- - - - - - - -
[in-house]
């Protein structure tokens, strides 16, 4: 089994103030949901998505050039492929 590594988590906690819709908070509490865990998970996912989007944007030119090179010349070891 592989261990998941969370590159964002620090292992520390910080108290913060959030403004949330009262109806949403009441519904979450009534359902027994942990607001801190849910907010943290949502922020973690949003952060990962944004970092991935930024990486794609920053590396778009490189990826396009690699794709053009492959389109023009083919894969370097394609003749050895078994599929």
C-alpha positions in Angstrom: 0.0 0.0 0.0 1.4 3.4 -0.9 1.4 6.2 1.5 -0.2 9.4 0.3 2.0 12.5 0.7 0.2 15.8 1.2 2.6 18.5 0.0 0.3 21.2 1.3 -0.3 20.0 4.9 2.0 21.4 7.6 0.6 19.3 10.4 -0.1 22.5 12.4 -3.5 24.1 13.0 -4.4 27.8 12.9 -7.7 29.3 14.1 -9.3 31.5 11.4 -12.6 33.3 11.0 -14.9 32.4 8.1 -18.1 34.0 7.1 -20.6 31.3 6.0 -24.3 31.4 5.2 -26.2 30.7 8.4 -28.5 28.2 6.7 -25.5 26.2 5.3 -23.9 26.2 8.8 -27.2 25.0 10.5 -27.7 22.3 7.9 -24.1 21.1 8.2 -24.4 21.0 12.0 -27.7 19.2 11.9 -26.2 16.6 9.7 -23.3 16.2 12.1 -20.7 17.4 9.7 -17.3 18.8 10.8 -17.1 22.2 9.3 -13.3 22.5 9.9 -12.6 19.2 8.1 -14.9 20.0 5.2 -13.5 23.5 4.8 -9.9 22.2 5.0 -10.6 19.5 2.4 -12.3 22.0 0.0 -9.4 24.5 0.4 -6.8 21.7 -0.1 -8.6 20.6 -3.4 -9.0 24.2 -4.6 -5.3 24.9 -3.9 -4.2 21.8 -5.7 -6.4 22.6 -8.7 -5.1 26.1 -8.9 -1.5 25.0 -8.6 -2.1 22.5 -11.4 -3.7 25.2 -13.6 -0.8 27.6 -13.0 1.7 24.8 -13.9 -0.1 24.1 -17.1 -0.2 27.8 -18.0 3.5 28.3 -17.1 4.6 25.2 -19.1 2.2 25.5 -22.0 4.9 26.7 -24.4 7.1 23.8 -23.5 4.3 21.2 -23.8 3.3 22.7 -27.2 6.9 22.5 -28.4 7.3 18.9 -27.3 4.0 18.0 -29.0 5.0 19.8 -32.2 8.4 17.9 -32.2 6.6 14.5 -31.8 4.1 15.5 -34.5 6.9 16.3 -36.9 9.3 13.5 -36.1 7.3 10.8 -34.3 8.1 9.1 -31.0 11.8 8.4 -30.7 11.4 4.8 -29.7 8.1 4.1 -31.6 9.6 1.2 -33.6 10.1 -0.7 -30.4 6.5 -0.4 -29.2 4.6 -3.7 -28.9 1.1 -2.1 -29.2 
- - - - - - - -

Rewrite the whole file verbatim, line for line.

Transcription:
[in-house]
């Protein structure tokens, strides 16, 4: 089994103030949901998505050039492929 590594988590906690819709908070509490865990998970996912989007944007030119090179010349070891 592989261990998941969370590159964002620090292992520390910080108290913060959030403004949330009262109806949403009441519904979450009534359902027994942990607001801190849910907010943290949502922020973690949003952060990962944004970092991935930024990486794609920053590396778009490189990826396009690699794709053009492959389109023009083919894969370097394609003749050895078994599929």
C-alpha positions in Angstrom: 0.0 0.0 0.0 1.4 3.4 -0.9 1.4 6.2 1.5 -0.2 9.4 0.3 2.0 12.5 0.7 0.2 15.8 1.2 2.6 18.5 0.0 0.3 21.2 1.3 -0.3 20.0 4.9 2.0 21.4 7.6 0.6 19.3 10.4 -0.1 22.5 12.4 -3.5 24.1 13.0 -4.4 27.8 12.9 -7.7 29.3 14.1 -9.3 31.5 11.4 -12.6 33.3 11.0 -14.9 32.4 8.1 -18.1 34.0 7.1 -20.6 31.3 6.0 -24.3 31.4 5.2 -26.2 30.7 8.4 -28.5 28.2 6.7 -25.5 26.2 5.3 -23.9 26.2 8.8 -27.2 25.0 10.5 -27.7 22.3 7.9 -24.1 21.1 8.2 -24.4 21.0 12.0 -27.7 19.2 11.9 -26.2 16.6 9.7 -23.3 16.2 12.1 -20.7 17.4 9.7 -17.3 18.8 10.8 -17.1 22.2 9.3 -13.3 22.5 9.9 -12.6 19.2 8.1 -14.9 20.0 5.2 -13.5 23.5 4.8 -9.9 22.2 5.0 -10.6 19.5 2.4 -12.3 22.0 0.0 -9.4 24.5 0.4 -6.8 21.7 -0.1 -8.6 20.6 -3.4 -9.0 24.2 -4.6 -5.3 24.9 -3.9 -4.2 21.8 -5.7 -6.4 22.6 -8.7 -5.1 26.1 -8.9 -1.5 25.0 -8.6 -2.1 22.5 -11.4 -3.7 25.2 -13.6 -0.8 27.6 -13.0 1.7 24.8 -13.9 -0.1 24.1 -17.1 -0.2 27.8 -18.0 3.5 28.3 -17.1 4.6 25.2 -19.1 2.2 25.5 -22.0 4.9 26.7 -24.4 7.1 23.8 -23.5 4.3 21.2 -23.8 3.3 22.7 -27.2 6.9 22.5 -28.4 7.3 18.9 -27.3 4.0 18.0 -29.0 5.0 19.8 -32.2 8.4 17.9 -32.2 6.6 14.5 -31.8 4.1 15.5 -34.5 6.9 16.3 -36.9 9.3 13.5 -36.1 7.3 10.8 -34.3 8.1 9.1 -31.0 11.8 8.4 -30.7 11.4 4.8 -29.7 8.1 4.1 -31.6 9.6 1.2 -33.6 10.1 -0.7 -30.4 6.5 -0.4 -29.2 4.6 -3.7 -28.9 1.1 -2.1 -29.2 